appears in the following:

Chef Enrique Olvera Celebrates Simple Pleasures Of Mexican Cuisine In 'Tu Casa Mi Casa'

Thursday, May 02, 2019

Enrique Olvera's restaurant Pujol has made multiple "best-of" lists, but he nearly didn't have a culinary career. His new cookbook is inspired by the perfect imperfections of Mexican home cooking.

Comment

Anaïs Mitchell's 'Hadestown' Musical Makes Its Broadway Debut

Monday, April 22, 2019

The singer-songwriter turned her 2010 concept album into a folk-opera stage production and earlier this month, the show made its Broadway debut.

Comment

Maren Morris Grows Into Her Own: 'I'm A Little Bit Of Everything'

Thursday, March 07, 2019

For Morris, creating her sophomore album GIRL meant adjusting to writing on the road, taking on the country music status quo and exploring her confidence.

Comment

A Year Later, Parkland Students Are Still Navigating Their Trauma

Friday, February 08, 2019

Sam Zeif lost one of his best friends in the shooting in Parkland last year. Now, he's a freshman in college, making his way through the first year without his friend.

Comment

South Texas Butterfly Sanctuary Threatened By Trump's Border Wall

Monday, December 03, 2018

Construction on the first new stretch of border wall under the Trump administration is slated to begin this winter. In South Texas, the wall will cut right through a butterfly sanctuary.

Comment

Life After GM: A Family Upended By Auto Plant Closure Took Divergent Paths

Saturday, November 03, 2018

Ten years after the financial crisis, the recovery hasn't reached everywhere. After the plant at which they worked was shuttered, three members of a family saw their lives change in unexpected ways.

Comment

How One Michigan Family Has Recovered 10 Years After Auto Plant Closure

Friday, October 26, 2018

A decade after the economic crash, NPR's Ari Shapiro meets a family who all worked at the same General Motors plant when it closed during the company's bankruptcy. Each has taken a different path through economic recovery.

Comment

What's Changed And What Hasn't When It Comes To The Flint Water Crisis

Friday, October 26, 2018

In Flint, Mich., many people are still drinking only bottled water, several years after the water crisis began. Flint residents talk about what's changed — and what hasn't.

Comment

A Look At One Of The Most Significant Political Borders In Michigan

Friday, October 26, 2018

One street in suburban Detroit is emerging as one of the biggest political boundaries in Michigan. Voters on either side of the street talk about the choices they're making at the polls this November.

Comment

Tunde Olaniran Refuses To Dilute His Creativity

Friday, October 26, 2018

NPR's Ari Shapiro talks with a musician Tunde Olaniran in his hometown of Flint, Mich., whose flashy stage presence is as big as his dynamic sound.

Comment

PHOTOS: What It's Like On Both Sides Of The U.S.-Mexico Border's Busiest Crossing

Wednesday, August 08, 2018

The Rio Grande Valley is the busiest stretch of the U.S.-Mexico border for crossing. NPR recently spent time on both sides of the border here, where immigration is part of everyday life.

Comment

An Unlikely Friendship: An Immigration Attorney And A Border Patrol Agent

Friday, August 03, 2018

How you feel about immigration can put you at odds with your friends, family or neighbors. In McAllen, Texas, two families with different points of view don't let politics come between them.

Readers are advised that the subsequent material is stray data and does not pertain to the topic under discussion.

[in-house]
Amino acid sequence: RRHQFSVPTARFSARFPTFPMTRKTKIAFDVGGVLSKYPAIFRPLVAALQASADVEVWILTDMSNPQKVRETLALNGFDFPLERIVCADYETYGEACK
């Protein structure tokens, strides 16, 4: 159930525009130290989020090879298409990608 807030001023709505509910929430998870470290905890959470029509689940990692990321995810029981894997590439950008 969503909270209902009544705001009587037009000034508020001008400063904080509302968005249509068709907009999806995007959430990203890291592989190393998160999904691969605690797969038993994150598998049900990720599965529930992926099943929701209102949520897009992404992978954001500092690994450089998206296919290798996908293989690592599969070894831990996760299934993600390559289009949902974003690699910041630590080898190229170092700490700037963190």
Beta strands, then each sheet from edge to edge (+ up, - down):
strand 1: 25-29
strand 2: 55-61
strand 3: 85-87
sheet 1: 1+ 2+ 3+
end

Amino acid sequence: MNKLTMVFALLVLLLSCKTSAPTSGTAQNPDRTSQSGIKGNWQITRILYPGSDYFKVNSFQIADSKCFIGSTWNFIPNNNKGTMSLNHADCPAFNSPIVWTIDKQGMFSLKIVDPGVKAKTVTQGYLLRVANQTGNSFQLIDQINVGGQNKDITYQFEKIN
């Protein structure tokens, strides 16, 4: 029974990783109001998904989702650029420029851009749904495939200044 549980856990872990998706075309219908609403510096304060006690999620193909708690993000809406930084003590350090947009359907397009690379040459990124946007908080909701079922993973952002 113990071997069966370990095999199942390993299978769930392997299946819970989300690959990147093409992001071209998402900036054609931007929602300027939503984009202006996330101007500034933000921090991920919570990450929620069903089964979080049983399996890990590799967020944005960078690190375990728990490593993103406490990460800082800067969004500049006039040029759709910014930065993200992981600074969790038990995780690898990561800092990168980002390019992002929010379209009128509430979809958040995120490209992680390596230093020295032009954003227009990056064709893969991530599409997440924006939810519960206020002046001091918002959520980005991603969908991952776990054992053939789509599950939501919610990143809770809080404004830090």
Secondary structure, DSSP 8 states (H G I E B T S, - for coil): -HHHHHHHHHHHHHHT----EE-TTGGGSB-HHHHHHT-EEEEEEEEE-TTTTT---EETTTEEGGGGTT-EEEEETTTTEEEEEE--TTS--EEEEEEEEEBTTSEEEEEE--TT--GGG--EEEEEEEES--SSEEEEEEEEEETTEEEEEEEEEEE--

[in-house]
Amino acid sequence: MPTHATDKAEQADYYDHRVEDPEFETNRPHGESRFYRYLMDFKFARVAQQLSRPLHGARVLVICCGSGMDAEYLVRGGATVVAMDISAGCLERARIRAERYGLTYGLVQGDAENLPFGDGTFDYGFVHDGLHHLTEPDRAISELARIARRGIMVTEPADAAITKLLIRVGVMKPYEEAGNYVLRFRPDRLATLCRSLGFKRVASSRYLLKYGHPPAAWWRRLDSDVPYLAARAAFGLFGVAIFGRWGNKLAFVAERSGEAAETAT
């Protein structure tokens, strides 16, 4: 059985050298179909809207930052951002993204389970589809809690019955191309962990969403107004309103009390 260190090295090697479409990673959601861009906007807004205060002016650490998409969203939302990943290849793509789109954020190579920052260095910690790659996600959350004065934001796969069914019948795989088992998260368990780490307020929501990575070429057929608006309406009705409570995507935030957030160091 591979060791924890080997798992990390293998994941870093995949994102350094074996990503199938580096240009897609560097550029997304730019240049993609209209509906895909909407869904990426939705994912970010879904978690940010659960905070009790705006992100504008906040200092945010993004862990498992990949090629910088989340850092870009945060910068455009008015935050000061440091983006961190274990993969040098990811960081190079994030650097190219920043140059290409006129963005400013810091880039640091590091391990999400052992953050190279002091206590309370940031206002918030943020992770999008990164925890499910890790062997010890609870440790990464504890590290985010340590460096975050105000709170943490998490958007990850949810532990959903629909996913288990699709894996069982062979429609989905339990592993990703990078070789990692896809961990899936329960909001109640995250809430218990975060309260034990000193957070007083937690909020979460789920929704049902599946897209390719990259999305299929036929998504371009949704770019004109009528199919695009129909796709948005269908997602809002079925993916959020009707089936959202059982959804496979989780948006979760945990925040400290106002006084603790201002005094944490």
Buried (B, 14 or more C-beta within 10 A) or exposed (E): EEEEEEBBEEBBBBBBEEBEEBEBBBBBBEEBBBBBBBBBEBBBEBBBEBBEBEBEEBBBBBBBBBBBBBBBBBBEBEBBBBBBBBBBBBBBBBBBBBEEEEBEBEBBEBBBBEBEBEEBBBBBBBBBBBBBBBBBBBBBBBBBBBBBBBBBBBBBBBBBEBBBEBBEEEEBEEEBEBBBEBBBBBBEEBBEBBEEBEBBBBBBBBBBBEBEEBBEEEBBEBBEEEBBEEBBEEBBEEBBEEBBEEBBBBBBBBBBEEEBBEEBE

Comment

As Private ICE Lockups Grow, Towns Could See Economic Boon

Friday, August 03, 2018

With the promise of good-paying jobs, Raymondville, Texas, has welcomed an immigration detention center that rose from the ashes of a facility once plagued by allegations of abuse.

Comment

Leon Bridges Remixes His Retro Style To 'Move The Sound Forward'

Friday, May 04, 2018

The singer talks about branching out from '60s soul, writing honest love songs and experimenting with new sounds on his second album, Good Thing.

Comment

'Notes From A Public Typewriter' Muse On Everything From Cats To Commencement

Monday, April 16, 2018

When Mike and Hilary Gustafson opened the Literati Bookstore in Ann Arbor, Mich., they put an old typewriter on the store floor so patrons could peck out their thoughts — now compiled in a new book.

Comment

Parkland Student: March Was 'Just The Start'

Monday, March 26, 2018

Sam Zeif, like other Marjory Stoneman Douglas students, has become a familiar face on Twitter and on television since a gunman killed 17 of his classmates and teachers last month.

Comment

Candy Heart Messages Getting Stale? Computer-Generated Options Are No Help

Tuesday, February 13, 2018

Computer programs known as neural networks learn by example. So a researcher plugged in some typical Valentine's Day candy heart messages — and got some weird new word combos. "BEAR WIG," anyone?

Comment

A Father, A Husband, An Immigrant: Detained And Facing Deportation

Thursday, January 25, 2018

Manuel came to the U.S. illegally two decades ago, one of 143,470 such people who were arrested in the country's interior last year. Most are ordered to leave. For six months, Manuel awaited his fate.

Comment

Opioid Policy Becomes Personal For One Health Official After Husband's Death

Friday, December 29, 2017

Deborah Thompson is a point person on Iowa's response to the opioid epidemic. Earlier this year, she revealed a more immediate connection to the crisis: her husband, who fatally overdosed on heroin.

Comment

Illinois Holocaust Museum Preserves Survivors' Stories — As Holograms

Tuesday, December 19, 2017

Hearing firsthand accounts from survivors has been key for Holocaust education. The first-of-its-kind exhibit features holograms of 13 survivors who answered 2,000 questions about their experiences.

Comment